I think we can work on our own definition, and we can work on something that’s very contextual. That doesn’t mean we cannot learn from all the examples that are out there and learn from them. We can jump from them rather than reinvent the wheel.
Again, we can learn from HIPAMS and for example, rely on some of their theoretical configurations to address some do the Indigenous-intellectual property related issues.
Specifically, while some of the Indigenous intellectual property issues do not necessarily fit into the Canadian intellectual property framework and while there are limitations in the Canadian approach to intellectual property, such a partnership can be a great start. This means we can learn from the Indian context and draw our own ways to address how intellectual properties that are collective in nature can be useful for communities without necessarily adhering to the notion of ‘property’ or limited to the 50 year time-restriction.
Some of those principles relating to ICH can definitely be brought into BC, and I think they set a nice precedent for community approaches to ensuring their heritage is transmitted and their sustainable livelihoods protected.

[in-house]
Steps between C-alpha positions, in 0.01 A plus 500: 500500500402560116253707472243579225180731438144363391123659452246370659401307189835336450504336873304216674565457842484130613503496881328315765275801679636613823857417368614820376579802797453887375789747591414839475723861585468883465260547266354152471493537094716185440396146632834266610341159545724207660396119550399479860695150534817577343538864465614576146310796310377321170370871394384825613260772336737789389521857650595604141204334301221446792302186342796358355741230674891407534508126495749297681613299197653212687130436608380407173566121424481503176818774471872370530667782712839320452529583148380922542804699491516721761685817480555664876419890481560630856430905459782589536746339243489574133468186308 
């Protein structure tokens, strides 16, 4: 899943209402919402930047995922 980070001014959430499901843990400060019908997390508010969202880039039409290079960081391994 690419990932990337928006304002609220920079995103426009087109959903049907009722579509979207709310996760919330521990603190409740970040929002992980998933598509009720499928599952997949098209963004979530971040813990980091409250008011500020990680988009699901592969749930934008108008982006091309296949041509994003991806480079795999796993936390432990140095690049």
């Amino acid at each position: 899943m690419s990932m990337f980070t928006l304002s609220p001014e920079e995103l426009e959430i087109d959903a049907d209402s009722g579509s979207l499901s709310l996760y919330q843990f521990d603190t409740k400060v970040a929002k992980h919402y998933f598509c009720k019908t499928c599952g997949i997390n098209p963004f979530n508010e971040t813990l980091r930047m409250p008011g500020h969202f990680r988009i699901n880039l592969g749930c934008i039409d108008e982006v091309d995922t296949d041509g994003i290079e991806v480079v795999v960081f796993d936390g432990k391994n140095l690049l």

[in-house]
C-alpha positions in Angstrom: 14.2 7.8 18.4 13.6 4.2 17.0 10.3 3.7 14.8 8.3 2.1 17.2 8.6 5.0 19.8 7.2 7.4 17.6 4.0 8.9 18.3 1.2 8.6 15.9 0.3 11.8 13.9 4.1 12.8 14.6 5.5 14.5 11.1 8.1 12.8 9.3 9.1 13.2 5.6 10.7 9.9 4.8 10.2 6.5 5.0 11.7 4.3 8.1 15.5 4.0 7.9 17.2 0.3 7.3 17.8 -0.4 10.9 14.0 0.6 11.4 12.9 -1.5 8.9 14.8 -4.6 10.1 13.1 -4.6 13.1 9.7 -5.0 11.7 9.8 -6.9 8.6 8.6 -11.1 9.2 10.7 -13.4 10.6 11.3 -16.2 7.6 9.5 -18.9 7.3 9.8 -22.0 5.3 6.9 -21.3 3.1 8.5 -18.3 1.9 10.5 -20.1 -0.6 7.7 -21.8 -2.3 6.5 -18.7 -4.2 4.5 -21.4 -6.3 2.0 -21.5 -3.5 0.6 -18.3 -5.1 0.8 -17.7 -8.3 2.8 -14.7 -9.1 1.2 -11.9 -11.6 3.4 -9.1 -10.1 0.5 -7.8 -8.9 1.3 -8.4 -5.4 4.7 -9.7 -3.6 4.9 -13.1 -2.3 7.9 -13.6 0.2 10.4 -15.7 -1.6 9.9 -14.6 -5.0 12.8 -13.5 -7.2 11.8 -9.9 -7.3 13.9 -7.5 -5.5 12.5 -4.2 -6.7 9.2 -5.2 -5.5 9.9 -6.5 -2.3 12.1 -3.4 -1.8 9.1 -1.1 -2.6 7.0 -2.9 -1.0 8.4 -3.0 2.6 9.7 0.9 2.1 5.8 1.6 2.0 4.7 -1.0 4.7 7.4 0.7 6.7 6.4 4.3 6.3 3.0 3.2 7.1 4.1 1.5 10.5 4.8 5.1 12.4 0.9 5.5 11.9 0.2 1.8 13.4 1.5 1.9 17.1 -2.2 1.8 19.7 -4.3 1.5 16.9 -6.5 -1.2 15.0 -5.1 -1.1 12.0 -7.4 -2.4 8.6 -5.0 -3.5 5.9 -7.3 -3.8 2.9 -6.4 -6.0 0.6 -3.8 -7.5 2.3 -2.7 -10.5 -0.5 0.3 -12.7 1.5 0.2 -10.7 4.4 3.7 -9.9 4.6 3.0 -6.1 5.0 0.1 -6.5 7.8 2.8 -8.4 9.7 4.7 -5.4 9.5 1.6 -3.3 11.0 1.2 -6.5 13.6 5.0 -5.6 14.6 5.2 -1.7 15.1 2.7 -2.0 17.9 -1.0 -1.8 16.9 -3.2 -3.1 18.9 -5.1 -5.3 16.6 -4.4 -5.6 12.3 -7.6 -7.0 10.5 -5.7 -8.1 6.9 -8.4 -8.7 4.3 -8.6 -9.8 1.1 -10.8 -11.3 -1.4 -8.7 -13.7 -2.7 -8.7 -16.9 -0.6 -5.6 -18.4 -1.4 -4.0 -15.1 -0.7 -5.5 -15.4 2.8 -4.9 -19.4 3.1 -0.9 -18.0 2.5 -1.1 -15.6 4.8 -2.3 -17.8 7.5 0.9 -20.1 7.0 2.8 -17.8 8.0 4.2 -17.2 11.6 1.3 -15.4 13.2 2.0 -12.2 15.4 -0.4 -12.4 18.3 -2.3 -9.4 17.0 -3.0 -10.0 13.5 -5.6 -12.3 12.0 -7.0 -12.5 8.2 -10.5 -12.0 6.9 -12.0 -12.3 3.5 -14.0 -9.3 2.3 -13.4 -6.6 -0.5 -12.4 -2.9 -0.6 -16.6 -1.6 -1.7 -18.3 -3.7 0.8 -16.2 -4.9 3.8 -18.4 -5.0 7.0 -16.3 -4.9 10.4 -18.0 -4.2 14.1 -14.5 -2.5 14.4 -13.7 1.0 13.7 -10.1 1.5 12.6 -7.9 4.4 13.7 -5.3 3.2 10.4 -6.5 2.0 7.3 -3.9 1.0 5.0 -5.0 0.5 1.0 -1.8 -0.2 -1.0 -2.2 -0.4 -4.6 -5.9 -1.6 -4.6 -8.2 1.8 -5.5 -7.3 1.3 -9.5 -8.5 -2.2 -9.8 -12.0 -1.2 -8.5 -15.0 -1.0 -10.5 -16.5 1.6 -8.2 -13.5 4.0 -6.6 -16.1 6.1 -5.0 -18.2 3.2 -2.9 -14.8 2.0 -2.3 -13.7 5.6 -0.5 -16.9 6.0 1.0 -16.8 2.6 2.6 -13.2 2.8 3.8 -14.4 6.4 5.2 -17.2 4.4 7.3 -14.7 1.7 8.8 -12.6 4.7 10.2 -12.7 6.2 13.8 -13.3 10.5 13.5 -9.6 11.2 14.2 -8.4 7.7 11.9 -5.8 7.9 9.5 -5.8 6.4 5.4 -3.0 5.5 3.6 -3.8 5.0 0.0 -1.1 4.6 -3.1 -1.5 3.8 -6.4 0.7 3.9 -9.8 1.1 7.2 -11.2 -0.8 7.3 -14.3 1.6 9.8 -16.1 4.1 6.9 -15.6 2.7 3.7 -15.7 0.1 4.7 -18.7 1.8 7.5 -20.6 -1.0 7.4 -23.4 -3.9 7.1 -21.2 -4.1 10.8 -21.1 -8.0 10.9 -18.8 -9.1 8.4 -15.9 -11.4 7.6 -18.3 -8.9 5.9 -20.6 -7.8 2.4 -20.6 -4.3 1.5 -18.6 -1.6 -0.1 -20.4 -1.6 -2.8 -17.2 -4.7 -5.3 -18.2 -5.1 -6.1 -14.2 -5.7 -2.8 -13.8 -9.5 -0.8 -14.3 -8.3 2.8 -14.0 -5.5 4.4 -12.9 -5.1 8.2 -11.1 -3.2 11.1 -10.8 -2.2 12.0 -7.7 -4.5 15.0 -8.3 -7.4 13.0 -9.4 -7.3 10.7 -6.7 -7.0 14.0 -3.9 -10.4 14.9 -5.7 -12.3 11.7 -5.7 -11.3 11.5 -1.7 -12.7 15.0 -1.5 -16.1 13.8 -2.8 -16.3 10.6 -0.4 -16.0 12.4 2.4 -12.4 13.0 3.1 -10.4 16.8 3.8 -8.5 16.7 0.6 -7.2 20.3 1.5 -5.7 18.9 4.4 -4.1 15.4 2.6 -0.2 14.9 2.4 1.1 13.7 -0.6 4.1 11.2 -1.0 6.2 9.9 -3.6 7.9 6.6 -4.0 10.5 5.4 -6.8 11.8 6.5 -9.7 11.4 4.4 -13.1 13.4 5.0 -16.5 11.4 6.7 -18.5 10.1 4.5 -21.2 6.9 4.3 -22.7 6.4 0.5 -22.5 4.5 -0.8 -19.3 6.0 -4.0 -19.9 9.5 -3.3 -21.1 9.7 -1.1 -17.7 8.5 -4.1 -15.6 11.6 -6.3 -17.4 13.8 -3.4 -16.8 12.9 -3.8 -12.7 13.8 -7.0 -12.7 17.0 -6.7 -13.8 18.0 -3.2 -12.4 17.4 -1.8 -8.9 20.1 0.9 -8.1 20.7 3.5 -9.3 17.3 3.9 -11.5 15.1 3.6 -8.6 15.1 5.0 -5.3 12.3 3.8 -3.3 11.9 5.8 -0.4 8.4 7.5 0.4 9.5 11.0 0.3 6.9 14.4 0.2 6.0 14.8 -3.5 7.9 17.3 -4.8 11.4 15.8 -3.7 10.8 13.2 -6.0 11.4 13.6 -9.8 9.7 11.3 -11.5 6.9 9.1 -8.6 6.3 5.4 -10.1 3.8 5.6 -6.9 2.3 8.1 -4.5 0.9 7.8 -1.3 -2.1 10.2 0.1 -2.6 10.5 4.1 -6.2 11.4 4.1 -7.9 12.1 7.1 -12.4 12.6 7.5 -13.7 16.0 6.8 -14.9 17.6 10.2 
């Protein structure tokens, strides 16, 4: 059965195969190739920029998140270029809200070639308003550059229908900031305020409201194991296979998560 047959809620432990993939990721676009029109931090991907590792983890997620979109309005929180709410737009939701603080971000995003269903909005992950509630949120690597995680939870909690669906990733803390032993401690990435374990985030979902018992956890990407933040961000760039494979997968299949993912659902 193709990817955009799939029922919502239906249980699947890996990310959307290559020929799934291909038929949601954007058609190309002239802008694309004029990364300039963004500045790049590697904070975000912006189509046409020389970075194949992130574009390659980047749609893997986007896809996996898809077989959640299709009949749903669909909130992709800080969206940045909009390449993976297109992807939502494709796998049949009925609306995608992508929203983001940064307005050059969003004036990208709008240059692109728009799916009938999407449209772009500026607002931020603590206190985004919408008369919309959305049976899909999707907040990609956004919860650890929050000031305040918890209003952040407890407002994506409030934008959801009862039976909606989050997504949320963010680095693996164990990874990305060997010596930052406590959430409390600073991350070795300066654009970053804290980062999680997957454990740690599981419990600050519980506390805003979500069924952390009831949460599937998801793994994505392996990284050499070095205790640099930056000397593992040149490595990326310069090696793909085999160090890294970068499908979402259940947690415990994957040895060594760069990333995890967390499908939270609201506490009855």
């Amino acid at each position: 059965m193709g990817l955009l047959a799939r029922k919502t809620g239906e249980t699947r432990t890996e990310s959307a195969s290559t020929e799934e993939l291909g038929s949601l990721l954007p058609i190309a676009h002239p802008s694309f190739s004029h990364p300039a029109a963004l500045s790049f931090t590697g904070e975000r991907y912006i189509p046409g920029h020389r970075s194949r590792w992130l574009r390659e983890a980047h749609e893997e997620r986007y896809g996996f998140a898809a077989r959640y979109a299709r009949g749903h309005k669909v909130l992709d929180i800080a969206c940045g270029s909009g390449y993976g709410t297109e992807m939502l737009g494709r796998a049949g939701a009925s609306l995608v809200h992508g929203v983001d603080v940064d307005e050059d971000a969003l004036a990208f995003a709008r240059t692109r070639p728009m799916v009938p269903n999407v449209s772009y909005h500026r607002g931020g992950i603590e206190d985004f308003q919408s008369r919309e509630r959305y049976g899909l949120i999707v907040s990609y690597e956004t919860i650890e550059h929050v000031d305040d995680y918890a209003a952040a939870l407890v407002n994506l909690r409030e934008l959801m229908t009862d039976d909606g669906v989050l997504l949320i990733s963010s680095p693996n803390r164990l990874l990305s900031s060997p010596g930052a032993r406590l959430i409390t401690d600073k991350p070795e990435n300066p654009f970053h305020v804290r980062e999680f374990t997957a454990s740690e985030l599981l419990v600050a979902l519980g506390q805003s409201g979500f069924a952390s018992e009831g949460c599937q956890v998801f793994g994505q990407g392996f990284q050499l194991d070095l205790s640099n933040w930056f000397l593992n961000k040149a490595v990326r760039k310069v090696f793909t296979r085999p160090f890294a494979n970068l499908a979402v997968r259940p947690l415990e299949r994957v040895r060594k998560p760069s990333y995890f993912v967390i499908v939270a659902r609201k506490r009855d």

Yes, to come back to your question about definitions, single definitions are useful in a generic fashion, but are often constraining. They are often developed by a specific group for a specific purpose but, no matter how representative that group is, there tends to be far greater diversity, both between and within descendant communities. Thus, a single overarching definition is something that can be useful but needs to be modified relative to community-based heritage values, for example. Acknowledging such diversity is one way to move beyond the colonial structure is of heritage protection and legislation right now.
Returning to the comments about intangible cultural heritage rights, I was the director of the Intellectual Property Issues in Cultural Heritage project (IPinCH), based here in British Columbia, but of international scope. In exploring the nature and challenges of cultural appropriation, intellectual property rights and so on, we were aware that there are significant differences between Western definitions and indigenous definitions of intellectual property.